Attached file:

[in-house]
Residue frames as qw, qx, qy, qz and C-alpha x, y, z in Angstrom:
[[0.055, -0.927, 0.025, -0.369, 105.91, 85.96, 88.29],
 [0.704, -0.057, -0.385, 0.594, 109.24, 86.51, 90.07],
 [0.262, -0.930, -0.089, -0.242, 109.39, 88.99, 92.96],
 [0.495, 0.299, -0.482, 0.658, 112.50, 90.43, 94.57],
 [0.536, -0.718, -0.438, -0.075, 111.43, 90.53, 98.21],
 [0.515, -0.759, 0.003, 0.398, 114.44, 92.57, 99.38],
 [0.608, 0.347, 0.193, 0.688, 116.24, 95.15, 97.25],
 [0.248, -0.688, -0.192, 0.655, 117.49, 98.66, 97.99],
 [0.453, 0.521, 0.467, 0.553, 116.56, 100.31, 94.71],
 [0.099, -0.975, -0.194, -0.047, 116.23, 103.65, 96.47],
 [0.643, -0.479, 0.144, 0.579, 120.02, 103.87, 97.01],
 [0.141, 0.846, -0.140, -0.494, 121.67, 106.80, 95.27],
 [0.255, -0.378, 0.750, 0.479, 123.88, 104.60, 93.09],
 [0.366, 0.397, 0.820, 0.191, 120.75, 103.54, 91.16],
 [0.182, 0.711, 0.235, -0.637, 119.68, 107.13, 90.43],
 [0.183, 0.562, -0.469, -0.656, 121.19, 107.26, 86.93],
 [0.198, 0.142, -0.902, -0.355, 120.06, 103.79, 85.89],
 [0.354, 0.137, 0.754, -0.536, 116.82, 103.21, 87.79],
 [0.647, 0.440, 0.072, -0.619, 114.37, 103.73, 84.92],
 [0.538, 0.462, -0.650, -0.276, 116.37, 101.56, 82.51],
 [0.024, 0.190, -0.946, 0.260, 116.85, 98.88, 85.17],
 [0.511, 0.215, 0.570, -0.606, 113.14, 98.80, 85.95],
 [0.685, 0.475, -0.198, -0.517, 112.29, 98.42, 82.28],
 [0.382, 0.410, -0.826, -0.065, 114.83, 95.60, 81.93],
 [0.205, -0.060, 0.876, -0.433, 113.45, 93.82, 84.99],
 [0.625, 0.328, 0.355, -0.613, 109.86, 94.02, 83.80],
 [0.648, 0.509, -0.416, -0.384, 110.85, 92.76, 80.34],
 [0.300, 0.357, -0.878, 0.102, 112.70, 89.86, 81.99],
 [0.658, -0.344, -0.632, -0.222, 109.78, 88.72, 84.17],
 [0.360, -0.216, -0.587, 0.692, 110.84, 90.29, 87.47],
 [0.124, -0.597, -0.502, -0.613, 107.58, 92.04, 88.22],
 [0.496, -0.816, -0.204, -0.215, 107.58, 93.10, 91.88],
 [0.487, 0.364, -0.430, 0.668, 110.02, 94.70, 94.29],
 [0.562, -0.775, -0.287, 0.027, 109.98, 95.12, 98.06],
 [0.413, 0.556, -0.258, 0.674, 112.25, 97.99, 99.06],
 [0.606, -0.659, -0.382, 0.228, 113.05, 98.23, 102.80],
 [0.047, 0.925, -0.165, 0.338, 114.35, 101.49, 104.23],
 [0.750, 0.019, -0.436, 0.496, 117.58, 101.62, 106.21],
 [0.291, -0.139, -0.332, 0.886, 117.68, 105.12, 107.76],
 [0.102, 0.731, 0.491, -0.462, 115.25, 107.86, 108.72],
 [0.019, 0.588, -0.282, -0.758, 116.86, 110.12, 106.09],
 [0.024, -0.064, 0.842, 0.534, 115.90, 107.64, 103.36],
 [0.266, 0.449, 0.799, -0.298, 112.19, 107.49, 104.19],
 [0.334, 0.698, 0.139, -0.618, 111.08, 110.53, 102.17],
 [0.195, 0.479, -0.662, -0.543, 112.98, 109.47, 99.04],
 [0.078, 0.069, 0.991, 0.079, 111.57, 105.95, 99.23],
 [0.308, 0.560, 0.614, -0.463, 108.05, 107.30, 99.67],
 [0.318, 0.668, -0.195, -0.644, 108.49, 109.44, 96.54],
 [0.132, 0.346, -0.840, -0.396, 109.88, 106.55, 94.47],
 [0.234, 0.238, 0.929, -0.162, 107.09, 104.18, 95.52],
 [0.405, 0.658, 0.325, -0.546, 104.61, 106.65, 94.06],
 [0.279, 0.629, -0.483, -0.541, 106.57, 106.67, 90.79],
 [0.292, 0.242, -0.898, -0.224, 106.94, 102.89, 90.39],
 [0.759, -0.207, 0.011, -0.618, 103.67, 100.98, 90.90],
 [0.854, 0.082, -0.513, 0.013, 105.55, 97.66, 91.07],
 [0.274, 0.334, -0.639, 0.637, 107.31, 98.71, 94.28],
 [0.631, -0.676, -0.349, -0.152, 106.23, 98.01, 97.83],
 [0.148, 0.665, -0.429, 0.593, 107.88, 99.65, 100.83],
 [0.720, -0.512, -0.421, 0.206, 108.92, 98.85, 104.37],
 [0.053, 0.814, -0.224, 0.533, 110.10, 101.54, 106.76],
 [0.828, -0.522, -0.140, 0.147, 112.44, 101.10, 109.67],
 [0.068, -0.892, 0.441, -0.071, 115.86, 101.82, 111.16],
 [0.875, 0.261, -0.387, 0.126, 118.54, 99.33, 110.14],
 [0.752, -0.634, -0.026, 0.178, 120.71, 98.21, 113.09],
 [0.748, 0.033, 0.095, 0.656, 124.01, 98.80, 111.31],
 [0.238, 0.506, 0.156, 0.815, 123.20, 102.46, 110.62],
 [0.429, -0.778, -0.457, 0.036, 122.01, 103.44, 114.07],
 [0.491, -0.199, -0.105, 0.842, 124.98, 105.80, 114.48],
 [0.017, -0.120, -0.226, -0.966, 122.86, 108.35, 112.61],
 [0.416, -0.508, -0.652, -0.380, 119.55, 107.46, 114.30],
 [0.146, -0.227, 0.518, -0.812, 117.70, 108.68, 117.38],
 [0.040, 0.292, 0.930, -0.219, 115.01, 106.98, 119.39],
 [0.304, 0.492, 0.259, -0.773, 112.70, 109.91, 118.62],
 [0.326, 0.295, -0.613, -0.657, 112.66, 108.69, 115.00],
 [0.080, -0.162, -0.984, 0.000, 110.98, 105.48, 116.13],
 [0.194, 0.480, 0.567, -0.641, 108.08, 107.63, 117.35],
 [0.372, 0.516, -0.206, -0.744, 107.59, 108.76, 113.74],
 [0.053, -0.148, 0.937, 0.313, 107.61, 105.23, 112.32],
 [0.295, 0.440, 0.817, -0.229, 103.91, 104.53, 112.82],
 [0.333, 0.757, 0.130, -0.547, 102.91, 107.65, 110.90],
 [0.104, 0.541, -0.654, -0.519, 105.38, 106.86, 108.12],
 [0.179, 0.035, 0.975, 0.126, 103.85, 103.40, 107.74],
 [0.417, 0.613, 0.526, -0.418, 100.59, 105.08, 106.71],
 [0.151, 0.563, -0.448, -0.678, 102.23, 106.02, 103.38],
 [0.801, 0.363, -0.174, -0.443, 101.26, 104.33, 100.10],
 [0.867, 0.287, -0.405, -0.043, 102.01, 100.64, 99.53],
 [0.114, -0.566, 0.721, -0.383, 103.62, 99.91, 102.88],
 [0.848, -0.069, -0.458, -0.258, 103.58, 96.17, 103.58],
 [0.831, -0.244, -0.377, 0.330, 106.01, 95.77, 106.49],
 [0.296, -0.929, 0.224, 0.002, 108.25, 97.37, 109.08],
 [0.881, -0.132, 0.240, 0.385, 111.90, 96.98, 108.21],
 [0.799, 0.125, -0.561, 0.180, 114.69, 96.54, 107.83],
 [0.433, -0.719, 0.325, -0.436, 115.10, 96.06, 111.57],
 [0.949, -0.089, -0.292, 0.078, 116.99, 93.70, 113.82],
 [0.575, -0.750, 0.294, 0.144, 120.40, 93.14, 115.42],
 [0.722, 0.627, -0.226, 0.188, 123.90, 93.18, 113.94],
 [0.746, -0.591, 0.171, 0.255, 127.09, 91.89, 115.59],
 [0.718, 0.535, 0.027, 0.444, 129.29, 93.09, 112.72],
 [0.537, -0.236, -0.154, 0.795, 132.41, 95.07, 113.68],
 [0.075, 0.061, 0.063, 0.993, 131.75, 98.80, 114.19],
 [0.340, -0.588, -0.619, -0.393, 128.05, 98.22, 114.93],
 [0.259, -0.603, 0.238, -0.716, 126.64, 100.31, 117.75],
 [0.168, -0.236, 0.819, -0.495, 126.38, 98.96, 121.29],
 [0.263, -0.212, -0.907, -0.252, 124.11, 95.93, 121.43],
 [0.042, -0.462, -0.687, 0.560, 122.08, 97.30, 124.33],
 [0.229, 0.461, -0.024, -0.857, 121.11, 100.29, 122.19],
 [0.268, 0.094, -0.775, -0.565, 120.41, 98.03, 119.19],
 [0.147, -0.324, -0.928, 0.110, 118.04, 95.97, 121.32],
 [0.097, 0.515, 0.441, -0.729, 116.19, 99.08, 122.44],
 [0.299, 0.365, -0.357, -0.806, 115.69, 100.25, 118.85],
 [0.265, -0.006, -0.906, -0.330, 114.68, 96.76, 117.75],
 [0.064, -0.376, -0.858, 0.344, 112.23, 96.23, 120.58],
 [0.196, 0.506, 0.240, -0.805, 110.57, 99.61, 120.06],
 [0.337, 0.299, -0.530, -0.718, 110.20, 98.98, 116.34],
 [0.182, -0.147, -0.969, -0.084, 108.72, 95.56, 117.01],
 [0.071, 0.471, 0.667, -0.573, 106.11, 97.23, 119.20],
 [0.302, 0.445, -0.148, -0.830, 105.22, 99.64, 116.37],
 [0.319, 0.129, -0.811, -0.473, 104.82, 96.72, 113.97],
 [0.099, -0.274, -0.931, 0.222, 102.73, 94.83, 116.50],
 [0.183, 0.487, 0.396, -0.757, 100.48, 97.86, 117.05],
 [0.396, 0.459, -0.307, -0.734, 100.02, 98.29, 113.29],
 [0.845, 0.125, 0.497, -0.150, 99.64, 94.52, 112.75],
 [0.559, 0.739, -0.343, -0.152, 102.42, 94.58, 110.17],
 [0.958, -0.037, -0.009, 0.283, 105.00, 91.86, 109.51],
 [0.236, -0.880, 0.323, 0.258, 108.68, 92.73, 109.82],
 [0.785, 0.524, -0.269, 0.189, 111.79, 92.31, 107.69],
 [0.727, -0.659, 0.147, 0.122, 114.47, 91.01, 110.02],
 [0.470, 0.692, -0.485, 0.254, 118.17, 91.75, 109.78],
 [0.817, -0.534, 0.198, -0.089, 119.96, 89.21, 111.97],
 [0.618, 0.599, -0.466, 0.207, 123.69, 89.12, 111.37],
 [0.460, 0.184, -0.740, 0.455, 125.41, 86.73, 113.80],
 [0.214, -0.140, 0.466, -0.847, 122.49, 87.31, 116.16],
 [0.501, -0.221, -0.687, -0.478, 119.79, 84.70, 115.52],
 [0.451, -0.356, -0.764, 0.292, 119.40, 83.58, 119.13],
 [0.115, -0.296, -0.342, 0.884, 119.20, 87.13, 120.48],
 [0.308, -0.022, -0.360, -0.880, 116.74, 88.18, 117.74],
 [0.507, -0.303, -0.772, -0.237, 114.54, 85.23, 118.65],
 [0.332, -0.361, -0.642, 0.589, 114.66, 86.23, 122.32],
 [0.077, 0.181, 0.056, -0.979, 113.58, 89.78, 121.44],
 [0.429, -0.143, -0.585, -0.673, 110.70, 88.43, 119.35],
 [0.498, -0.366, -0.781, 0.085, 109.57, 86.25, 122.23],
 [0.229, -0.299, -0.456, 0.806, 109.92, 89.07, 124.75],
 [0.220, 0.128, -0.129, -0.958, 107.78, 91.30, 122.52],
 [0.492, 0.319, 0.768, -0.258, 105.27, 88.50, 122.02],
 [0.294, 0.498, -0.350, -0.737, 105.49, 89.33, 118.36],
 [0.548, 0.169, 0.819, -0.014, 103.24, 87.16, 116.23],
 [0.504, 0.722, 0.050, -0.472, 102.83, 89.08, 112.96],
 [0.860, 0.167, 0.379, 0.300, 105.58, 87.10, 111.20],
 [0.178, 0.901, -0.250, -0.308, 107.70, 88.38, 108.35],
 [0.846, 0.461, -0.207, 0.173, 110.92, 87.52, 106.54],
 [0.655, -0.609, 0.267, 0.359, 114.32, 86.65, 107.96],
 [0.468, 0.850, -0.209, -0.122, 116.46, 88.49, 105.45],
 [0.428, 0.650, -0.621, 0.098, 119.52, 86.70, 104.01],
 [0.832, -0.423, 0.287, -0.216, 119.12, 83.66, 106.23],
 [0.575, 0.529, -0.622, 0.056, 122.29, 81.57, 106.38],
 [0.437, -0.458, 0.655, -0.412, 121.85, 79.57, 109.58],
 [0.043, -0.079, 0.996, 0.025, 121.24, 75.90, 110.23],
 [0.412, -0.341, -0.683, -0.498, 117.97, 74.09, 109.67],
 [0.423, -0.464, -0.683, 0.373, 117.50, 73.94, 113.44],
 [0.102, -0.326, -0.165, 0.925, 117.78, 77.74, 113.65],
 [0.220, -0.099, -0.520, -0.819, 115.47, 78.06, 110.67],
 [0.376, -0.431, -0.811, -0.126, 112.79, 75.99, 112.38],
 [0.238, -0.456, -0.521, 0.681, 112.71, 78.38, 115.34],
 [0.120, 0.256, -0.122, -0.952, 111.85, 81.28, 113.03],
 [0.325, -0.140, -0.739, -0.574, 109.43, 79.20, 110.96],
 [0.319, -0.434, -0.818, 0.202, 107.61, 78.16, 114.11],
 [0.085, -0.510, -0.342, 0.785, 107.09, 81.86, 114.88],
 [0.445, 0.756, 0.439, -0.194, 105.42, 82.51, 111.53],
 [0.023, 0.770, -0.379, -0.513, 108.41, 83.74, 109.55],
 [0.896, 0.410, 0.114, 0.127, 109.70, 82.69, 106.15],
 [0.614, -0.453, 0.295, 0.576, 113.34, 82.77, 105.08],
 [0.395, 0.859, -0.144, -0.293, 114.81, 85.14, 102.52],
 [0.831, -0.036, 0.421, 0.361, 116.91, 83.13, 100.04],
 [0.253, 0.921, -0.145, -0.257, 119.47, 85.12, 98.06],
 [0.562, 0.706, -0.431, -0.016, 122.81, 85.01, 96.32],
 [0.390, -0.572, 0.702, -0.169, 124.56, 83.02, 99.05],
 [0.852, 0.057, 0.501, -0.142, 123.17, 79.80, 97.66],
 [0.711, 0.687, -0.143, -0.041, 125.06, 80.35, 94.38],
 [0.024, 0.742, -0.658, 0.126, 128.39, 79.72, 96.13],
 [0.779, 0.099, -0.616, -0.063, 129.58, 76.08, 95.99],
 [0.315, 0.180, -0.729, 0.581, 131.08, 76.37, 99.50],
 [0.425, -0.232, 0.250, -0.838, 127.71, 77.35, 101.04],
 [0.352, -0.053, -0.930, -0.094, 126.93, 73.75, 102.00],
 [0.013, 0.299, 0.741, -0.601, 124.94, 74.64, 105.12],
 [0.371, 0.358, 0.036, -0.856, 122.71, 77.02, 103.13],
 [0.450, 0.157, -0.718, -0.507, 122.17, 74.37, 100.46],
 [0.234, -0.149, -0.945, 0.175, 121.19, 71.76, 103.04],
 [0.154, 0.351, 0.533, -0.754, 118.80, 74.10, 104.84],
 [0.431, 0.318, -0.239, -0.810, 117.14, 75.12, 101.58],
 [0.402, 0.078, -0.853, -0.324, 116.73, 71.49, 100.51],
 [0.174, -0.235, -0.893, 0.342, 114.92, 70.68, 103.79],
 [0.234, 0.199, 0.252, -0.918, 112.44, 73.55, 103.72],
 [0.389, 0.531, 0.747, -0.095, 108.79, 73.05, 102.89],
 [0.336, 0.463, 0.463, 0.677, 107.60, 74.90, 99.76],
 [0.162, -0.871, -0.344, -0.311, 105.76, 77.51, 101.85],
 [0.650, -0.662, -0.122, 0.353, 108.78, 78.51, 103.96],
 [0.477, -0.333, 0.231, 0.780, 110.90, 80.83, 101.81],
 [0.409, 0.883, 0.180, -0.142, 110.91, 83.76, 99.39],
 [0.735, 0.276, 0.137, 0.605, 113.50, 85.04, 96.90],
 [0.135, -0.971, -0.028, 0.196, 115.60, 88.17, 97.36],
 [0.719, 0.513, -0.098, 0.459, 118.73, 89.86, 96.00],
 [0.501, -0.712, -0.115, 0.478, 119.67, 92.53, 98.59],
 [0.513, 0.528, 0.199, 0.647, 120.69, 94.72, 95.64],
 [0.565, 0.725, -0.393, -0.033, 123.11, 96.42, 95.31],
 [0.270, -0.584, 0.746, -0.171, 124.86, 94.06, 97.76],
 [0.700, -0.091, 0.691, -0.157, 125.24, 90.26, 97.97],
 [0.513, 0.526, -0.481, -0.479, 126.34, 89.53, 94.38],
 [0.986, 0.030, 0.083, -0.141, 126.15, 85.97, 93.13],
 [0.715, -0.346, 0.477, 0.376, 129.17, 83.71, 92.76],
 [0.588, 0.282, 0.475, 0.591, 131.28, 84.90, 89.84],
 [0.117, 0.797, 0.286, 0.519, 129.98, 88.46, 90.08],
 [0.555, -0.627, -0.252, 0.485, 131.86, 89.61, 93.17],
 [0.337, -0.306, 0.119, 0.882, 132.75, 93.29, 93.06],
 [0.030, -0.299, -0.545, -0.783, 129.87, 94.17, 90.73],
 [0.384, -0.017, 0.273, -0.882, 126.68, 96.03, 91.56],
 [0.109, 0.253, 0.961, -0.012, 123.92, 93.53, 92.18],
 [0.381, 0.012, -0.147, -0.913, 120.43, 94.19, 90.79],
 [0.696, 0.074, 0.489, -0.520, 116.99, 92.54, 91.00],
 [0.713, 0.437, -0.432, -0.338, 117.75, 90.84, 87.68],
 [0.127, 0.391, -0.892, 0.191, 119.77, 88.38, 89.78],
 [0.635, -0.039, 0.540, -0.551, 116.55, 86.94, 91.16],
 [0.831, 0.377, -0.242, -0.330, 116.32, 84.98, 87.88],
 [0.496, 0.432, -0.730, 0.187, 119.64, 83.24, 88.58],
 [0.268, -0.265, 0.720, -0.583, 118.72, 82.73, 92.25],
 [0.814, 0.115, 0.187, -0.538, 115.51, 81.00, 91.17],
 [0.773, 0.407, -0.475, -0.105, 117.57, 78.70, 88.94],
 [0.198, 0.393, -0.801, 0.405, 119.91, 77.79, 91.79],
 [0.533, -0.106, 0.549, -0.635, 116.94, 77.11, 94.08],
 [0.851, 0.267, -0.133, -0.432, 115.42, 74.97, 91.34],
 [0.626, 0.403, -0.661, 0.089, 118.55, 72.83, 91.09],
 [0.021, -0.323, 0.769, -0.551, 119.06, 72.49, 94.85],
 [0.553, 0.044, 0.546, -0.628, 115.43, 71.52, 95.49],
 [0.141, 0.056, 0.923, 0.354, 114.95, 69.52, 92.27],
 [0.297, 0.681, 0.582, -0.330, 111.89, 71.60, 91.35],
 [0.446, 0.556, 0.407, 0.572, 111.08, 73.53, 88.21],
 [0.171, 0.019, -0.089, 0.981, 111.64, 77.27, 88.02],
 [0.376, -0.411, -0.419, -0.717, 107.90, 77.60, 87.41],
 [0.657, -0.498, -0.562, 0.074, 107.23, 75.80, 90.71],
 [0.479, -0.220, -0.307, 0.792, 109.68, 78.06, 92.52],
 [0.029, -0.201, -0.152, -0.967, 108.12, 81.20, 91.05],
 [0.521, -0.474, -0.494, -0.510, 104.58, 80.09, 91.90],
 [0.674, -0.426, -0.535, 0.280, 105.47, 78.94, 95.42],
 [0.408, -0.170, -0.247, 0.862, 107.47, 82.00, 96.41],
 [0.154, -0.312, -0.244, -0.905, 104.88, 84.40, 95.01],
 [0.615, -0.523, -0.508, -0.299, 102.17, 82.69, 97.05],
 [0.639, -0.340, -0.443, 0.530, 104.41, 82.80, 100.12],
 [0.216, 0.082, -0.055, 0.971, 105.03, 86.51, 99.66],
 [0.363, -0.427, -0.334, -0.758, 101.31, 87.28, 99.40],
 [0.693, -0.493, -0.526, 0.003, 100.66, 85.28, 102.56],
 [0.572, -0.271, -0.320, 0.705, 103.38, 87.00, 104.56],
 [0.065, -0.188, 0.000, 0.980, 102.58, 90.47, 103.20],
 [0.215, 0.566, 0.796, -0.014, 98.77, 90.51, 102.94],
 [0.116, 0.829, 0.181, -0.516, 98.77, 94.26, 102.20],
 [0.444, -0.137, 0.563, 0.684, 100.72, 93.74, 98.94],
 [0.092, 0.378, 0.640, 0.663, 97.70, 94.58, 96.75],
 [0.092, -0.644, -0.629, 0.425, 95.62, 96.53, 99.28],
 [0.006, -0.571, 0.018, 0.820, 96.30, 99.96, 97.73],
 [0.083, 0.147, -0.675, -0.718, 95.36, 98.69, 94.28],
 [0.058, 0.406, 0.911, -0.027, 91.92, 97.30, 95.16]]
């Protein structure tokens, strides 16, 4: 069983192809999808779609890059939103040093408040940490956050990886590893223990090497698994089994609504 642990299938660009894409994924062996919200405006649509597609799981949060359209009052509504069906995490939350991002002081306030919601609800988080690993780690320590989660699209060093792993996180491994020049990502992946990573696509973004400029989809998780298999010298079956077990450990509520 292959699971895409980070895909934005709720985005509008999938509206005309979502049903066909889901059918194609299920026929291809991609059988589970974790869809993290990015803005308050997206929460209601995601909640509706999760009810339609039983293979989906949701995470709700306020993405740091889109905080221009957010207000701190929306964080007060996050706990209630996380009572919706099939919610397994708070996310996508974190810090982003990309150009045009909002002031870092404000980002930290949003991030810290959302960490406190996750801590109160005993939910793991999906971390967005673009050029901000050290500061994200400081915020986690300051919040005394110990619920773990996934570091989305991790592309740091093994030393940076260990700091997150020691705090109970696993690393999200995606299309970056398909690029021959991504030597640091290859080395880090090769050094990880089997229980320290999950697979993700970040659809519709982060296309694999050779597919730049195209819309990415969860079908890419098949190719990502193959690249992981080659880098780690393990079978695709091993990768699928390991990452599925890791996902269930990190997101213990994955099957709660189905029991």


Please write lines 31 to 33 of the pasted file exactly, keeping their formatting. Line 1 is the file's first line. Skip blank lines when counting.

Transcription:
 [0.658, -0.344, -0.632, -0.222, 109.78, 88.72, 84.17],
 [0.360, -0.216, -0.587, 0.692, 110.84, 90.29, 87.47],
 [0.124, -0.597, -0.502, -0.613, 107.58, 92.04, 88.22],